Sept. 29: Another person from Guyana, "Individual E," is introduced to the source. In their conversation, "Individual E" tells the source he helps "brothers" who want to perform jihad.
Oct. 7: "Individual A" and the source meet at a Georgetown, Guyana, business owned by "Individual E." "Individual A" says he has arranged the meeting to talk about jihad, but "Individual E" responds that "Individual A" should get involved in teaching Islam, so that he could select serious persons who are right for jihad. "Individual E" urges caution, recalling the case of Sheikh Abdel Rahman and his attorney, Lynne Stewart.
Oct. 10: "Individual A" informs "Individual E" of details to blow up the fuel line that feeds into Kennedy Airport, adding that exploding one of the U.S. largest pipelines would cause greater destruction than the Sept. 11 attacks. "Individual E" agrees to take part in the plan, but cautions against talking about it over the phone or anyone not directly involved. "Individual E" provides code names for the plan. Also, "Individual A" says they were working on another plan to smuggle mujahideen from Asia into Guyana and then into the U.S.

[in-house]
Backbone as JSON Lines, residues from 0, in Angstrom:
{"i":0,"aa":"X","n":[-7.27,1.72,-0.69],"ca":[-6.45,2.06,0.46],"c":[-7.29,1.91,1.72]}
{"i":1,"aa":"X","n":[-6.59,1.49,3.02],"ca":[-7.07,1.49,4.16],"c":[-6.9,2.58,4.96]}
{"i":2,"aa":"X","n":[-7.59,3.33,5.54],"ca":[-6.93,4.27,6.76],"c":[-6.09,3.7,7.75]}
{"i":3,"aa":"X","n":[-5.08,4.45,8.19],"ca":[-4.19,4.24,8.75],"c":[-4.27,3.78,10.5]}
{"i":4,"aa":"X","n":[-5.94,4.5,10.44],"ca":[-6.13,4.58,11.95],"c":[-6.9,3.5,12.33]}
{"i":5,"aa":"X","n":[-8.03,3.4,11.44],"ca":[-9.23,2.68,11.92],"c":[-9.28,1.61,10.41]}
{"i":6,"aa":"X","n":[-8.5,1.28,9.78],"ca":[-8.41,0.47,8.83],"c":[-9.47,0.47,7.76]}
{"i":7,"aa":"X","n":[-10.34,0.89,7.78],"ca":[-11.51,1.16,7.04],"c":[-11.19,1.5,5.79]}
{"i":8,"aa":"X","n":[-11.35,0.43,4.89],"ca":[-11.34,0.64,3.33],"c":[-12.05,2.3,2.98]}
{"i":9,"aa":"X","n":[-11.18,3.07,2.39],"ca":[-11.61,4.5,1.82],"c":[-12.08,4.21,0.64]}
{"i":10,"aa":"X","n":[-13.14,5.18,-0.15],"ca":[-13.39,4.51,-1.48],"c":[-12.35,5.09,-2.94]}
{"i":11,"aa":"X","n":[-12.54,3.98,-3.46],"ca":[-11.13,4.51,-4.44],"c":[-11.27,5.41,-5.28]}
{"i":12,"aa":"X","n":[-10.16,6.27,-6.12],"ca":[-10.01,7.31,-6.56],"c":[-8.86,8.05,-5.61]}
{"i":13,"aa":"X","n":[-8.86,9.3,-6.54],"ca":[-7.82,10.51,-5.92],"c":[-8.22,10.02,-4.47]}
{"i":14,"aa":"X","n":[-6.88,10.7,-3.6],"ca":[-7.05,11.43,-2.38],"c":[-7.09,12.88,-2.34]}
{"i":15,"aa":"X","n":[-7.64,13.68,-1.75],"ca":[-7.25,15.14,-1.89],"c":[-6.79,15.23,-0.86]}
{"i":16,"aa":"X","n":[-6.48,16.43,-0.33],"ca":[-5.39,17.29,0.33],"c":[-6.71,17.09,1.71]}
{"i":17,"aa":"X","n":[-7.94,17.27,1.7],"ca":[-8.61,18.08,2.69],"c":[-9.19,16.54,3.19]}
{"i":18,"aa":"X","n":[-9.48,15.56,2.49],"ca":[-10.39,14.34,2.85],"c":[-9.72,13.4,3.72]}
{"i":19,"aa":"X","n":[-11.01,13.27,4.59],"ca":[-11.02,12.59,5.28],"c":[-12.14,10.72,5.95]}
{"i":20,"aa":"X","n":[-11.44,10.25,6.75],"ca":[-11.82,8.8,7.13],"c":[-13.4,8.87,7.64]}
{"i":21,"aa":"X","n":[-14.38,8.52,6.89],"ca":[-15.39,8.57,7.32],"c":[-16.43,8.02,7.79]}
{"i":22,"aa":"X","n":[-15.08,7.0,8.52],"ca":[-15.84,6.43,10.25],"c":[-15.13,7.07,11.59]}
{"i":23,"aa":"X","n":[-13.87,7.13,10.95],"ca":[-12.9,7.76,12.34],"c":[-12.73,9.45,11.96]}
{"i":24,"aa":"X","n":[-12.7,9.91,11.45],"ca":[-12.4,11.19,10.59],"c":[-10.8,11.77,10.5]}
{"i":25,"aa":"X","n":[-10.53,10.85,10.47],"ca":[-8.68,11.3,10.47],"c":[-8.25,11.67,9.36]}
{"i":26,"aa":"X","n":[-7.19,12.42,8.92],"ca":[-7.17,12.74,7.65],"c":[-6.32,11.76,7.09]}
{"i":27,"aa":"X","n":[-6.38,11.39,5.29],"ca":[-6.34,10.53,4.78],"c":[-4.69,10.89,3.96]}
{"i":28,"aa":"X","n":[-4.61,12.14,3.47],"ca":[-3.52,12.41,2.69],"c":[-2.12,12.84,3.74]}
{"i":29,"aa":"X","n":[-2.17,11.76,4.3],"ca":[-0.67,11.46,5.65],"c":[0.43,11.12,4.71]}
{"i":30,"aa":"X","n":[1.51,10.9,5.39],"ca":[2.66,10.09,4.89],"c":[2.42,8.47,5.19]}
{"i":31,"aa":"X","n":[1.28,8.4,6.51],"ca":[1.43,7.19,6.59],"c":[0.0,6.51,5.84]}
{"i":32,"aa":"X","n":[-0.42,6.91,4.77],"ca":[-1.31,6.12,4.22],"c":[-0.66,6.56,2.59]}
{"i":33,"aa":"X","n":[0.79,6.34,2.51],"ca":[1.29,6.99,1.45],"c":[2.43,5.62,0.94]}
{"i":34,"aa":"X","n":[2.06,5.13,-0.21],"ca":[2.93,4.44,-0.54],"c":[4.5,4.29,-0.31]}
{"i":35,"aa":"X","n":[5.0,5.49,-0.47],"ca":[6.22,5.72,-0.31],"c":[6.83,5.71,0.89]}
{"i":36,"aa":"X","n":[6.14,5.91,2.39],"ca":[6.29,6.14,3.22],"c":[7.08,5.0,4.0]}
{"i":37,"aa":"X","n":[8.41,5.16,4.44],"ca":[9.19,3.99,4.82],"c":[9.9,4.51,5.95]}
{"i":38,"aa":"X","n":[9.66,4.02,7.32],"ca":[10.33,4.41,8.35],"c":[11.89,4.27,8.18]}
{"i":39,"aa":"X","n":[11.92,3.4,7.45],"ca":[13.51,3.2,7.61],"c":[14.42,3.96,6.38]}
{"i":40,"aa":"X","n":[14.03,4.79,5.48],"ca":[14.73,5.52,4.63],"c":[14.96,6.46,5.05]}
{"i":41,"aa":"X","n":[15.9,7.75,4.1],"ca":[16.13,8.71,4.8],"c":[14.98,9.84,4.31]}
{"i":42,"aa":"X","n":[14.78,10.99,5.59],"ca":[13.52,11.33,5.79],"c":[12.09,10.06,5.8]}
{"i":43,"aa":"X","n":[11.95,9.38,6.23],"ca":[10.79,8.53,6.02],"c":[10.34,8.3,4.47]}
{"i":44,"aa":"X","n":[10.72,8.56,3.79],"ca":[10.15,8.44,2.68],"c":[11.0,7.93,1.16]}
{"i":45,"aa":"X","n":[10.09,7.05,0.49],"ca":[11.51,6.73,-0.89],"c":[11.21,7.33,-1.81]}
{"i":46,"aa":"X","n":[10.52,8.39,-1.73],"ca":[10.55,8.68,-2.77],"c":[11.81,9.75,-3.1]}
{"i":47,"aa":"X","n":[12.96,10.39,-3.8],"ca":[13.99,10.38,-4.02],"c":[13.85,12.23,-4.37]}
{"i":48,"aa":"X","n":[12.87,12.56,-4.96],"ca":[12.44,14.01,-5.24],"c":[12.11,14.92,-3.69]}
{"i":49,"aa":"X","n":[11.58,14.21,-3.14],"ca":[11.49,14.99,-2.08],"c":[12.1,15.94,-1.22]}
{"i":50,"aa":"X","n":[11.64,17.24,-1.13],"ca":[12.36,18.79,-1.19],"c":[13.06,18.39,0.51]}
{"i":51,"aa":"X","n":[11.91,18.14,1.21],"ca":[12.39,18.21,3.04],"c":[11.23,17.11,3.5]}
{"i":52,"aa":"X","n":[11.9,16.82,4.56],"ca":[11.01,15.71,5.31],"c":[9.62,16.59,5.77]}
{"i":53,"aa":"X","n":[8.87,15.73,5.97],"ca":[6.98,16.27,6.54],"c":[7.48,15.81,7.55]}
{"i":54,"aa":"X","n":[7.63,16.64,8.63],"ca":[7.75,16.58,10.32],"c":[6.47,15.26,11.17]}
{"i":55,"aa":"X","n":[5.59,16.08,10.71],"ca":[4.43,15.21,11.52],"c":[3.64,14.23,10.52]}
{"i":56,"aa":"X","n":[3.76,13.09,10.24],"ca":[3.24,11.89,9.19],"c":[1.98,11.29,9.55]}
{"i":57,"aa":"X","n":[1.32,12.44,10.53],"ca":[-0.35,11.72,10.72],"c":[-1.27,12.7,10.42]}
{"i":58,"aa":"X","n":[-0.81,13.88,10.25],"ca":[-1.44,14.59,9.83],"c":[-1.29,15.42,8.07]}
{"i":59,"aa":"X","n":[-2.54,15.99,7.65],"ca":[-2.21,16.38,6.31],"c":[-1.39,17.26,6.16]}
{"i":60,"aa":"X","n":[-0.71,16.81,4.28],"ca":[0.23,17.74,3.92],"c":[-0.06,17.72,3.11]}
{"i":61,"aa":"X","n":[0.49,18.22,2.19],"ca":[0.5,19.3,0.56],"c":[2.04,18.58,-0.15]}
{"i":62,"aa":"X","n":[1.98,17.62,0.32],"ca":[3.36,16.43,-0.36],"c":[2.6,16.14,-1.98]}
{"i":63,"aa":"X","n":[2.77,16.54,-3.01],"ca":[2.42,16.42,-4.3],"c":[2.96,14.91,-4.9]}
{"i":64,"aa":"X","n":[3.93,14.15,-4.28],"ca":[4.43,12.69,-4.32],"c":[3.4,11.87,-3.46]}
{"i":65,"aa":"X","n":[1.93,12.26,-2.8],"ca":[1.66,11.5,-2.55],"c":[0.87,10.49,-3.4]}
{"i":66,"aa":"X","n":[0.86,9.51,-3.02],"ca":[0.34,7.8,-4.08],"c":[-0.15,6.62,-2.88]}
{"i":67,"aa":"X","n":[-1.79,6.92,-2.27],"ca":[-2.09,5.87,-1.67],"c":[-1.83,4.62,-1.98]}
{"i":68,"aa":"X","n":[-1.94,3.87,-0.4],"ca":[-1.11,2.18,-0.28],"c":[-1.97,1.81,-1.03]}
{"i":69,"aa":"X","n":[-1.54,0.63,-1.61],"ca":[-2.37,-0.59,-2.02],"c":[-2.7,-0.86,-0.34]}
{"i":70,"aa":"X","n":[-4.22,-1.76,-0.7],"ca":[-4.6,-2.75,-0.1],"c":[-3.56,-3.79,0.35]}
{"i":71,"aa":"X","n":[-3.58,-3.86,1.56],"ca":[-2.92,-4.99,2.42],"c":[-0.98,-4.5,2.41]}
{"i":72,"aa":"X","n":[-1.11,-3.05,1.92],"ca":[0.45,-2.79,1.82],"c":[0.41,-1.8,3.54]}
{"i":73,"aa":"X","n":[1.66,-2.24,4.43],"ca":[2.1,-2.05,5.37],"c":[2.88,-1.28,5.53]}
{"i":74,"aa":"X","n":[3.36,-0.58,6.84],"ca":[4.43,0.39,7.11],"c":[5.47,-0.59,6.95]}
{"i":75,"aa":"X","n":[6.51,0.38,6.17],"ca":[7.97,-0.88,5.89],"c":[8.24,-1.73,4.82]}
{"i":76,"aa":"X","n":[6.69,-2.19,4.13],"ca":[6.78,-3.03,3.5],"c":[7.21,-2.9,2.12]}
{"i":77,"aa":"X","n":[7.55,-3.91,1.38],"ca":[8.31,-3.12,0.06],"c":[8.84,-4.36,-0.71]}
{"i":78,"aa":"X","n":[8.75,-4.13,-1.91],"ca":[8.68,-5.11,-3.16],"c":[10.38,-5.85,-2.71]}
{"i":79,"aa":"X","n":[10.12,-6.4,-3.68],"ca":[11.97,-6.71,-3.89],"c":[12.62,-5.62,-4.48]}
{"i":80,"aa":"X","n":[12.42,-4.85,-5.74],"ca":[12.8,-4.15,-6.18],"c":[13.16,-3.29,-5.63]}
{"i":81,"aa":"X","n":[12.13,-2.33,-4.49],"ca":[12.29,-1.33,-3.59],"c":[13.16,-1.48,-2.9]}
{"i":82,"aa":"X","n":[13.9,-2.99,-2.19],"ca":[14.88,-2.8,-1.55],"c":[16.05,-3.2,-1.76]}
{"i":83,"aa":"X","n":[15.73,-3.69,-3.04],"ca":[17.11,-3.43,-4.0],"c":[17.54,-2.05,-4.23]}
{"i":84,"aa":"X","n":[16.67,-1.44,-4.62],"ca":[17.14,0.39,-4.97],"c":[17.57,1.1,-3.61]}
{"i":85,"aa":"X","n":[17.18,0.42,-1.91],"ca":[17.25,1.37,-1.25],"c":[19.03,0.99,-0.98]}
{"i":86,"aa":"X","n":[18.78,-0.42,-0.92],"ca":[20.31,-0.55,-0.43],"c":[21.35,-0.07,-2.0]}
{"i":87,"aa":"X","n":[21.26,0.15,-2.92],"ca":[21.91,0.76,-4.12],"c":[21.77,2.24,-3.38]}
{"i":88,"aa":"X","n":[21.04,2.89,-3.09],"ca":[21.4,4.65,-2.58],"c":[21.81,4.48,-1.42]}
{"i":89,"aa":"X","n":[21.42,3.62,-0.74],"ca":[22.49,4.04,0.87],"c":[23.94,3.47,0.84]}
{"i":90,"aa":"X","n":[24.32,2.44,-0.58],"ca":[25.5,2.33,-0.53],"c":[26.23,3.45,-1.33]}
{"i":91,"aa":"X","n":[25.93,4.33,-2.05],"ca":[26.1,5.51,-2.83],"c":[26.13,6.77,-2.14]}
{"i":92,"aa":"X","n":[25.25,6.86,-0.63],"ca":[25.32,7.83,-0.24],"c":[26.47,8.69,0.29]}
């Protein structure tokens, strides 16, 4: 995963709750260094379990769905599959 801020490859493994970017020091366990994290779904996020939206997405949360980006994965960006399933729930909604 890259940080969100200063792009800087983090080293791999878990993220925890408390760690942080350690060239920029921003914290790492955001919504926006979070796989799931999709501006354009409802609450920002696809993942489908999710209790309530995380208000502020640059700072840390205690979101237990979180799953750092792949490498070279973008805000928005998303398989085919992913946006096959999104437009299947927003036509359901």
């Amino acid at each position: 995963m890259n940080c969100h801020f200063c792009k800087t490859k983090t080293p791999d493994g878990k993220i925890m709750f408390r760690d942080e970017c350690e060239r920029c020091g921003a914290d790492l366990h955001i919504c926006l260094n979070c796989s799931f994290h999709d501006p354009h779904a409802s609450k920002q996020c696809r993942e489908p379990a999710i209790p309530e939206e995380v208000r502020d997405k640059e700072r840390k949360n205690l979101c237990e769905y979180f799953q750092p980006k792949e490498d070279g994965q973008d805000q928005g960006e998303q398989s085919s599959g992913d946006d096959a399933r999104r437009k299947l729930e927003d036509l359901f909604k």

Oct. 12: Individuals A, C, E, Defreitas and the source meet again at E's business. "Individual E" described his thoughts of blowing up U.S. choppers parked at the Guyanese airport for an air show. Individual E also says he is close friends with a leader of Jamaat Al Muslimeen, a Trinidadian Muslim group. Over the next few weeks, Individuals A, E and C, Defreitas and the source meet several times to discuss the Kennedy attack. "Individual A" suggests Defreitas and the source return to New York to conduct surveillance at the airport to determine what kind of explosive would be appropriate for the plan.
November and December: Individuals A, C, E, and Defreitas hold meetings in Guyana regarding the plot, updating the source via telephone (conversations were consensually recorded). The discussions involve plans for an associate's of "Individual E" named Abdel Nur to travel to Trinidad and meet with "Individual D." The trip is delayed because Nur's passport had expired.